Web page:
Media Global Economy 2014.08.15
1.The Council for Regulatory Reform of the Japanese government has produced its second interim report, in which it proposes reform of agricultural cooperatives. Would you first explain what an agricultural cooperative is?
Agricultural cooperatives are one form of cooperative. There are other forms of cooperatives such as consumers' cooperatives. Conceptually, a cooperative is an association organized voluntarily by persons who can enjoy social or economic benefits generated by their mutual cooperation. The purpose of cooperatives is to gain greater bargaining power by uniting those who do not have such power as individuals. In the case of agricultural cooperatives, a number of small-scale farmers join together to increase their bargaining power when buying agricultural materials and inputs from distributors and to obtain the best price when selling their produce.
The governing principle of a cooperative is that it is owned and controlled by its users who benefit from goods or services which a cooperative provides. While a joint-stock company sells its products and services to the general public, and have stockholders who obtain dividends from profits, a cooperative sells its products or provides its service to its members who contribute financially to form the cooperative. The members make all important decisions regarding the cooperative.
However, agricultural cooperatives are significantly different from consumers' cooperatives.
2.What is the difference?
It derives from the origin of agricultural cooperatives. The predecessors of agricultural cooperatives were industrial cooperatives operating under the Industrial Cooperatives Act before World War II. Originally, they were cooperatives voluntarily organized by rich farmers and landlords, and functioned mainly as a credit association which provided finance for the members. In 1930 farmers and farming communities in Japan were severely hit by the Showa Economic Crisis which occurred following The Great Depression. Many poor farmers were forced to sell their daughters into prostitution. In order to overcome the crisis the then Ministry of Agriculture and Forestry (MAF) led all farmers to join industrial cooperatives established in every town and village, and expanded industrial cooperatives' functions to carry out all activities necessary to support farmers including the purchase of agricultural materials and inputs, the sale of agricultural produce and financial activities for farmers.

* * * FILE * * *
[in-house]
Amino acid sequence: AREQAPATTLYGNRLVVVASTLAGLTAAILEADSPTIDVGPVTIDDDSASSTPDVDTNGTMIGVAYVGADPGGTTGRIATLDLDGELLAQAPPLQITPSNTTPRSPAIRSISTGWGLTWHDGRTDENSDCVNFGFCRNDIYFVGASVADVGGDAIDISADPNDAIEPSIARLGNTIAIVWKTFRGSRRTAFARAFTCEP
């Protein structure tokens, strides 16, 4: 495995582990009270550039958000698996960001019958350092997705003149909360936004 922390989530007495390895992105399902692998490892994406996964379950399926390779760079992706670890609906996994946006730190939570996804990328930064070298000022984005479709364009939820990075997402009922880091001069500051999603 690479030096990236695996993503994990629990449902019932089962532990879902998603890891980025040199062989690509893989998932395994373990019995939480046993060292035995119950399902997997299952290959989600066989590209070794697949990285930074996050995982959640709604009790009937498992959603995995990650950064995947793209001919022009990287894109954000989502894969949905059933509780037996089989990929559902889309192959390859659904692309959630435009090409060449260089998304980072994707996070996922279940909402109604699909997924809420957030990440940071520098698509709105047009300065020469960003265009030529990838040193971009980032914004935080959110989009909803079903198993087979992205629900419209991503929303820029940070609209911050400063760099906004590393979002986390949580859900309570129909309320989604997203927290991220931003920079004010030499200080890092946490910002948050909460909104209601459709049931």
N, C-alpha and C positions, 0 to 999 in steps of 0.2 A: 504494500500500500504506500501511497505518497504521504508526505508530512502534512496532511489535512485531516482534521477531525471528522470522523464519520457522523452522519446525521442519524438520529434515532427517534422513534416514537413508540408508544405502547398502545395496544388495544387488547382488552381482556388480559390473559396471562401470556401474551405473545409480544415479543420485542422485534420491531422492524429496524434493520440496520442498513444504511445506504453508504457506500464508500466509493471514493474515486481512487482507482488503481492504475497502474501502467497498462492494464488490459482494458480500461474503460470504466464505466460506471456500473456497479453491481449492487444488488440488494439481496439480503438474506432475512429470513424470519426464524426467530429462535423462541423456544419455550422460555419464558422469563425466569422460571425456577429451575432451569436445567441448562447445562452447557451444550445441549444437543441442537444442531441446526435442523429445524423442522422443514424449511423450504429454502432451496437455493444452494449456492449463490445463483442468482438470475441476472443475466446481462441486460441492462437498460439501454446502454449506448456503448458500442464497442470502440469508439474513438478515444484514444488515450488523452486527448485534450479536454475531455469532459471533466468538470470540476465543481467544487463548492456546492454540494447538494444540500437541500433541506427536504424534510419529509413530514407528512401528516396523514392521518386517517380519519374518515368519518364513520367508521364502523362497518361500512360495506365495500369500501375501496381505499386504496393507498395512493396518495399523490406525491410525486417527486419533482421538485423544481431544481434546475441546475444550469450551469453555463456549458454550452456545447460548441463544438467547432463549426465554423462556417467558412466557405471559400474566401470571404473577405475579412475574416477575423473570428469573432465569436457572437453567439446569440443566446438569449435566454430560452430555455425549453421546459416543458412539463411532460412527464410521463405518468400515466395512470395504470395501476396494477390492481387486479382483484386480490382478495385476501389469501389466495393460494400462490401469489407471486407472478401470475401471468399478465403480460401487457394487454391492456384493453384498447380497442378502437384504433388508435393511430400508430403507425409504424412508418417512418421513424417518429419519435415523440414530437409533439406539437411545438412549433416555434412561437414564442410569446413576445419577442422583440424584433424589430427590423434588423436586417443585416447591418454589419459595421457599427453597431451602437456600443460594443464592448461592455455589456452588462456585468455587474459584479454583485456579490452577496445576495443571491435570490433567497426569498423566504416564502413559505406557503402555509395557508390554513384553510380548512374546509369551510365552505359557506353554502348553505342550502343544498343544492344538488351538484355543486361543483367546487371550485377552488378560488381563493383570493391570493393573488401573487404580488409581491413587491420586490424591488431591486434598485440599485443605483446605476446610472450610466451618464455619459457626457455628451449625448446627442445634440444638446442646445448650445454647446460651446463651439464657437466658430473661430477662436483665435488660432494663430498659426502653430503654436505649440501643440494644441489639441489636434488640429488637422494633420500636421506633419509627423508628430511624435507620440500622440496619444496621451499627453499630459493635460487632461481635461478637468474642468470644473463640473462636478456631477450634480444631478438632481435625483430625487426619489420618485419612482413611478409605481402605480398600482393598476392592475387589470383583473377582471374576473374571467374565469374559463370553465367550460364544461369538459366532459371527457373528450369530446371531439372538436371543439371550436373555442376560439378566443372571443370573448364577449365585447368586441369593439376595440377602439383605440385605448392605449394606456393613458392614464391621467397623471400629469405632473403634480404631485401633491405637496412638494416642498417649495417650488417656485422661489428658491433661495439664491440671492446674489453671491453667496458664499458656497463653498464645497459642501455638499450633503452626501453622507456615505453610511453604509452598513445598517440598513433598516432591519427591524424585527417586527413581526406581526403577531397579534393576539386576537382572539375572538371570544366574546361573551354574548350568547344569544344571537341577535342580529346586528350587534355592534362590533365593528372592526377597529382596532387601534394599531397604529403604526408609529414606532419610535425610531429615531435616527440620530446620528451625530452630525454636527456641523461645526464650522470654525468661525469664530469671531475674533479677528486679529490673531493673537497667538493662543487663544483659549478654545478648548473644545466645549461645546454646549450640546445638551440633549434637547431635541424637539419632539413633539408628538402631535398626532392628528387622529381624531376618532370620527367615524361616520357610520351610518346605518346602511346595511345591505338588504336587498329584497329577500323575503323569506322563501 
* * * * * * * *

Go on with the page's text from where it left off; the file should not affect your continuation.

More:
The industrial cooperatives were transformed to government-controlled organizations during World War II. Then, they were further transformed into agricultural cooperatives after World War II. Just after World War II when Japan suffered food shortages, the government adopted the rice rationing system to supply rice to all citizens, especially to the poor. However, at the time of the food shortages rice farmers tended to sell rice on the black market where they could gain more profit. This hindered the government in collecting enough rice to maintain the rationing system. Therefore, the government transformed the former government-controlled organizations into agricultural cooperatives which were expected to collect rice from farmers to be delivered to the government. The General Headquarters of the Allied Forces (GHQ) had planned to dissolve all wartime government-controlled organizations completely and to let farmers set up agricultural cooperatives voluntarily. Some MAF officials agreed to this policy. However, the urgent need to collect rice outweighed the idealism of the voluntary organization of agricultural cooperatives.
The organization of agricultural cooperatives in Europe and the United States is different from that in Japan in that the former are voluntarily formed by farmers for each individual product such as dairy products or vegetables, or for each function such as the purchase of machinery or distribution of products. For example, the famous orange brand Sunkist is derived from the name of the cooperative organized by orange farmers in California and Arizona for sale of oranges. Quite differently from those in Europe and the US, every agricultural cooperative in Japan engages in a variety of business activities ranging from those related to agriculture to banking and insurance businesses because they grew out of the pre-war industrial cooperatives. Due to the fact that the Japanese agricultural cooperatives also evolved from the wartime government-controlled organizations, they became agricultural monopolies, and are criticized for being a pyramid-style organization where local agricultural cooperatives are dictated by the agricultural cooperative associations at the higher national and prefectural level. In this way the Japanese agricultural cooperatives show significant differences from the organizational principle where members control the cooperative.